In cloud environments everything is a guest. It is not possible for users to run vhost-user processes on the host. This precludes high-performance vhost-user appliances from running in cloud environments.

virtio-vhost-user allows vhost-user appliances to be shipped as virtual machine images. They can provide I/O services directly to other guests instead of going through an extra layer of device emulation like a host network switch:

    Traditional Appliance VMs       virtio-vhost-user Appliance VMs
+-------------+   +-------------+  +-------------+   +-------------+
|     VM1     |   |     VM2     |  |     VM1     |   |     VM2     |
|  Appliance  |   |   Consumer  |  |  Appliance  |   |   Consumer  |
|      ^      |   |      ^      |  |      <------+---+------>      |
+------|------+---+------|------+  +-------------+---+-------------+
|      +-----------------+      |  |                               |
|             Host              |  |             Host              |
+-------------------------------+  +-------------------------------+

Exitless VM-to-VM communication

Once the vhost-user session has been established all vring activity can be performed by poll mode drivers in shared memory. This eliminates vmexits in the data path so that the highest possible VM-to-VM communication performance can be achieved.

Even when interrupts are necessary, virtio-vhost-user can use lightweight vmexits thanks to ioeventfd instead of exiting to host userspace. This ensures that VM-to-VM communication bypasses device emulation in QEMU.

How it works

Virtio devices were originally emulated inside the QEMU host userspace process. Later on, vhost allowed a subset of a virtio device, called the vhost device backend, to be implement inside the host kernel. vhost-user then allowed vhost device backends to reside in host userspace processes instead.

virtio-vhost-user takes this one step further by moving the vhost device backend into a guest. It works by tunneling the vhost-user protocol over a new virtio device type called virtio-vhost-user.

The following diagram shows how two guests communicate:

+-------------+                     +-------------+
|     VM1     |                     |     VM2     |
|             |                     |             |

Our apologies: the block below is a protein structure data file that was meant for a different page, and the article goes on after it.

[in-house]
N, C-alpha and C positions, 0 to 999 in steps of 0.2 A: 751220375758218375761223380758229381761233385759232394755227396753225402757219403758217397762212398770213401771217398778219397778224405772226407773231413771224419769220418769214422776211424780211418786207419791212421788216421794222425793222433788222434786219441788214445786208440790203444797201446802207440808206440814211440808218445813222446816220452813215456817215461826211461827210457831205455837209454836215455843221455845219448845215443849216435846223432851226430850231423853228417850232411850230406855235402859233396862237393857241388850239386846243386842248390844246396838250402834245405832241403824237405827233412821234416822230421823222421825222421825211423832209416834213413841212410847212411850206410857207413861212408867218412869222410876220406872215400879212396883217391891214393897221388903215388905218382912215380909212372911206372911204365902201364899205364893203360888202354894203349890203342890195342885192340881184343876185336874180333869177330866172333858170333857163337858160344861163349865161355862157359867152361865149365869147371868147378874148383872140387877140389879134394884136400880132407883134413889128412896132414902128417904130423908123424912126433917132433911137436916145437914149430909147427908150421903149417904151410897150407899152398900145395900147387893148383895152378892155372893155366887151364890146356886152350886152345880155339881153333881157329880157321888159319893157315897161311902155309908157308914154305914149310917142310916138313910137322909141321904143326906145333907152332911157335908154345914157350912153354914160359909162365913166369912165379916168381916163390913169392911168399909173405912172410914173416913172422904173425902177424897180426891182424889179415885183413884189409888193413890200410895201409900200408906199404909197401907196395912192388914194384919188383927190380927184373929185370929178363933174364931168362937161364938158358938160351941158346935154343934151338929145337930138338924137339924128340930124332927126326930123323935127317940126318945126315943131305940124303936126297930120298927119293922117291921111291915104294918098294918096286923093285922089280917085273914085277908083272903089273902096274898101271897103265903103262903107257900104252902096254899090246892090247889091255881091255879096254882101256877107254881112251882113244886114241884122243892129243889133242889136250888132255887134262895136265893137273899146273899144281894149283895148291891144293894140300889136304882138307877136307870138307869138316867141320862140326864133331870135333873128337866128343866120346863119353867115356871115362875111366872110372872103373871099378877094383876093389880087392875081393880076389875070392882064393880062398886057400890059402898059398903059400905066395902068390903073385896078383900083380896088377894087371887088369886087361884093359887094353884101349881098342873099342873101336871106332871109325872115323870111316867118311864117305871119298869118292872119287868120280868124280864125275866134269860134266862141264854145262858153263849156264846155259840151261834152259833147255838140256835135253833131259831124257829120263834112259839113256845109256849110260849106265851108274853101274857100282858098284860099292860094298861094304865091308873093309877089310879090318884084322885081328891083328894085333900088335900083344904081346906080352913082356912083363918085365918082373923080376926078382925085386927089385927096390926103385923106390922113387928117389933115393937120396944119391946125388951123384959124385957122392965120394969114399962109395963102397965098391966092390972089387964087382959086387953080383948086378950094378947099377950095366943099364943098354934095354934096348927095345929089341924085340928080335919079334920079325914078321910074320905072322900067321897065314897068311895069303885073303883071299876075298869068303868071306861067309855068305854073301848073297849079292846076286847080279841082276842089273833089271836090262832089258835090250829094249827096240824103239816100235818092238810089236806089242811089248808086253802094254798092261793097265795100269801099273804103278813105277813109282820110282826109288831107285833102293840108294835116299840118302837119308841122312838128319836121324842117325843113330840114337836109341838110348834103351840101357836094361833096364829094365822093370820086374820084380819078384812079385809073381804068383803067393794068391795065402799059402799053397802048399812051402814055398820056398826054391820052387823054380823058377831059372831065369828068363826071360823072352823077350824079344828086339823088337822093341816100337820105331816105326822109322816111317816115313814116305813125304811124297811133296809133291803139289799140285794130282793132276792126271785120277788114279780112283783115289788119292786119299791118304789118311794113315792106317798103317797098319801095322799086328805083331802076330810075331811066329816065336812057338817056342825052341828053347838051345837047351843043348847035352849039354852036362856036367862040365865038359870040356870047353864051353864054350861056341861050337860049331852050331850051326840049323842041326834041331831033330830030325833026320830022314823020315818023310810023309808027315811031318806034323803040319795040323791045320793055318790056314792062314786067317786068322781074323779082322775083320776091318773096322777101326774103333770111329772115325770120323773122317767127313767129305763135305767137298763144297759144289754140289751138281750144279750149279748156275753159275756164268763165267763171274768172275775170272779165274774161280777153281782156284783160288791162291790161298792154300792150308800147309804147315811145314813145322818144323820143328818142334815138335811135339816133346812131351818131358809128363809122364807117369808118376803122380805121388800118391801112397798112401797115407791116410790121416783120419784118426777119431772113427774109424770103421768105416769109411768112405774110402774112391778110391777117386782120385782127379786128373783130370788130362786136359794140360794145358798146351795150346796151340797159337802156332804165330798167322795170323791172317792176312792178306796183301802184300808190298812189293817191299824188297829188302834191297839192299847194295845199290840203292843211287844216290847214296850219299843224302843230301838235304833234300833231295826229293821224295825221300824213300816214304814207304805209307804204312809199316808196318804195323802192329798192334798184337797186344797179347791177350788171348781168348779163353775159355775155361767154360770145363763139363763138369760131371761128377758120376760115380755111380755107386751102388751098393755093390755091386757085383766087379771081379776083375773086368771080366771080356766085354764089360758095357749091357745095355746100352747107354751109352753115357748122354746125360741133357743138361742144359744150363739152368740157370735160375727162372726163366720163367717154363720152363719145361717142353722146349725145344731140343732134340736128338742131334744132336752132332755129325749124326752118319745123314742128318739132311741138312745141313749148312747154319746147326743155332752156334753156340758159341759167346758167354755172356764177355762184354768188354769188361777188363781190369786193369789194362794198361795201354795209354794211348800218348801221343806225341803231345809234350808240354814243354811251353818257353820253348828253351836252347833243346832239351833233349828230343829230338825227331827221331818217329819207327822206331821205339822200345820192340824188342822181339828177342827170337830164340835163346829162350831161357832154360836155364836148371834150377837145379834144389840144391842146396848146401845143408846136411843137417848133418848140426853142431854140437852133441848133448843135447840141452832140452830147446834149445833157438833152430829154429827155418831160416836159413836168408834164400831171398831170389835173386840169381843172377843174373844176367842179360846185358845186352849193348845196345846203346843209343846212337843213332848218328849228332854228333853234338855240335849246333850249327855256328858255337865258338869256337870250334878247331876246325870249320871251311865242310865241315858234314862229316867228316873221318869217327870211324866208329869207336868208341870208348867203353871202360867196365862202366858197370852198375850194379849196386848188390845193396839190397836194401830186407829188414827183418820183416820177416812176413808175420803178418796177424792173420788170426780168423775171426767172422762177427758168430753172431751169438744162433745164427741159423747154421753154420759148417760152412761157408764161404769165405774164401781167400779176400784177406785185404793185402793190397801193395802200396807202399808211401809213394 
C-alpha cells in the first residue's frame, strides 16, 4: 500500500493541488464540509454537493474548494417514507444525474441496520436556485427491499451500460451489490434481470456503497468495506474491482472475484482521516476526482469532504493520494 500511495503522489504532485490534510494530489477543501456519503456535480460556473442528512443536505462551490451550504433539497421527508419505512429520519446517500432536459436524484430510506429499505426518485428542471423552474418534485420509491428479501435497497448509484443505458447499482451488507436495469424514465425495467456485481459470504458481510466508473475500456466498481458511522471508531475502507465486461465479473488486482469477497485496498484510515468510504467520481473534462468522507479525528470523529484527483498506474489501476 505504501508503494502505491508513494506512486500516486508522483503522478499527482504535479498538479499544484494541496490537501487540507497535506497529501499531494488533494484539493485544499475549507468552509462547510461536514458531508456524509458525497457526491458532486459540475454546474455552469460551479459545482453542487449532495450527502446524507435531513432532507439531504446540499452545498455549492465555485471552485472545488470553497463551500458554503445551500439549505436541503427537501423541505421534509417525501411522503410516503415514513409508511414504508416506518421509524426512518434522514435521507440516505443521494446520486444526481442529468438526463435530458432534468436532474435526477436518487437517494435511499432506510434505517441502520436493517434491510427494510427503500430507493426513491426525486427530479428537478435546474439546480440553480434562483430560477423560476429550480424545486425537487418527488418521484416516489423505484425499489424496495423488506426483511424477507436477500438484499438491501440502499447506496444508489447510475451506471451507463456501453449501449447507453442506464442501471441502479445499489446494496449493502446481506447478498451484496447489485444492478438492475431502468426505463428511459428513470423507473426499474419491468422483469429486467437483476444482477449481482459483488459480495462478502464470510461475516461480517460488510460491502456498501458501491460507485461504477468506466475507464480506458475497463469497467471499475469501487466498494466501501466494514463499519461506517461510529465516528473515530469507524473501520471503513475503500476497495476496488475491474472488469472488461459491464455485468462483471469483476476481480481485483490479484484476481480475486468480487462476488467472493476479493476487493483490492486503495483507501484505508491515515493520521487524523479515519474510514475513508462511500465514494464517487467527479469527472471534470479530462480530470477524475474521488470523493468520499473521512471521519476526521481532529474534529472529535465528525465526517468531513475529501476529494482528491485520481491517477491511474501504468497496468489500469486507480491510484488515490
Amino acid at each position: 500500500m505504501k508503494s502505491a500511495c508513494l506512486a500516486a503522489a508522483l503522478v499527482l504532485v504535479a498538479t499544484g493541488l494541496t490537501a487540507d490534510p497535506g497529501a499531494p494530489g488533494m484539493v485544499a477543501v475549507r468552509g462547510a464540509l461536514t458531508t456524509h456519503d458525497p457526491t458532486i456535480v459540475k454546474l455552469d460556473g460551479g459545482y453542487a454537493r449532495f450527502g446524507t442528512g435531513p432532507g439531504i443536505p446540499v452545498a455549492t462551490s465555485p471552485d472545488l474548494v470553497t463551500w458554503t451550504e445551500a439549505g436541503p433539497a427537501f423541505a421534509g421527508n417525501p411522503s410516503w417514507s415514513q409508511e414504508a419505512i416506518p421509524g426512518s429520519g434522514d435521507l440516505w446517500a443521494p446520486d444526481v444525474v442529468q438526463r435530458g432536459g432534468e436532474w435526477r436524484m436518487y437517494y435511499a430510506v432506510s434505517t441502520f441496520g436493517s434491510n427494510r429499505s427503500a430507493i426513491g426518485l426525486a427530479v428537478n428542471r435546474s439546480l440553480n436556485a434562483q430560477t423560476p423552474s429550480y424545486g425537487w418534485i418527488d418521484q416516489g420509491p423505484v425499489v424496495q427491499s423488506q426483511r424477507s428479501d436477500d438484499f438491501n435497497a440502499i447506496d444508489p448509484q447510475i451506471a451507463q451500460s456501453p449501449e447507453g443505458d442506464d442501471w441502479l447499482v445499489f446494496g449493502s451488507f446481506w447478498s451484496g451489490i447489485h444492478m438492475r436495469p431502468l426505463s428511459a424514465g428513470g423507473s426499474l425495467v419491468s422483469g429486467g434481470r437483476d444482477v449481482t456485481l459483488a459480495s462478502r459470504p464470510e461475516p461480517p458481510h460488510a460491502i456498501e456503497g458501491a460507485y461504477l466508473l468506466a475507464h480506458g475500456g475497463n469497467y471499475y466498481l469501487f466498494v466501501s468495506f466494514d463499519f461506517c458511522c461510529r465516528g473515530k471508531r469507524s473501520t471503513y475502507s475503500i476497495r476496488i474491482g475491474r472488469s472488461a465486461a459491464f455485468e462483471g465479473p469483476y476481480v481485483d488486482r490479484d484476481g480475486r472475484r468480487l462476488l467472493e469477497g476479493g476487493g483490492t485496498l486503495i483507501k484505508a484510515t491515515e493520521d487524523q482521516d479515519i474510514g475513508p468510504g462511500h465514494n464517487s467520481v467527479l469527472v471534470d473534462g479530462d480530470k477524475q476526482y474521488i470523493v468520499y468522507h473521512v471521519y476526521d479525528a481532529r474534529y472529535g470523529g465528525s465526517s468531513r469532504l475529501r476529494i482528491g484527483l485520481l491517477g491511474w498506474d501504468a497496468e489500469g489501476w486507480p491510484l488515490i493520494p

|    vhost    |    shared memory    |             |
|   device    | +-----------------> |             |
|   backend   |                     |             |
|             |                     | virtio-net  |
+-------------+                     +-------------+
|             |                     |             |
|  virtio-    |  vhost-user socket  |             |
| vhost-user  | <-----------------> | vhost-user  |
|    QEMU     |                     |    QEMU     |
+-------------+                     +-------------+

VM2 sees a regular virtio-net device. VM2's QEMU uses the existing vhost-user feature as if it were talking to a host userspace vhost-user backend.

VM1's QEMU tunnels the vhost-user protocol messages from VM1's QEMU to the new virtio-vhost-user device so that guest software in VM1 can act as the vhost-user backend.

It is possible to reuse existing vhost-user backend software with virtio-vhost-user since they use the same vhost-user protocol messages. A driver is required for the virtio-vhost-user PCI device that carries the message instead of the usual vhost-user UNIX domain socket. The driver can be implemented in a guest userspace process using Linux vfio-pci but guest kernel driver implementation would also be also possible.

The vhost device backend vrings are accessed through shared memory and do not require vhost-user message exchanges in the data path. No vmexits are taken when poll mode drivers are used. Even when interrupts are used, QEMU is not involved in the data path because ioeventfd lightweight vmexits are taken.

All vhost device types work with virtio-vhost-user, including net, scsi, and blk.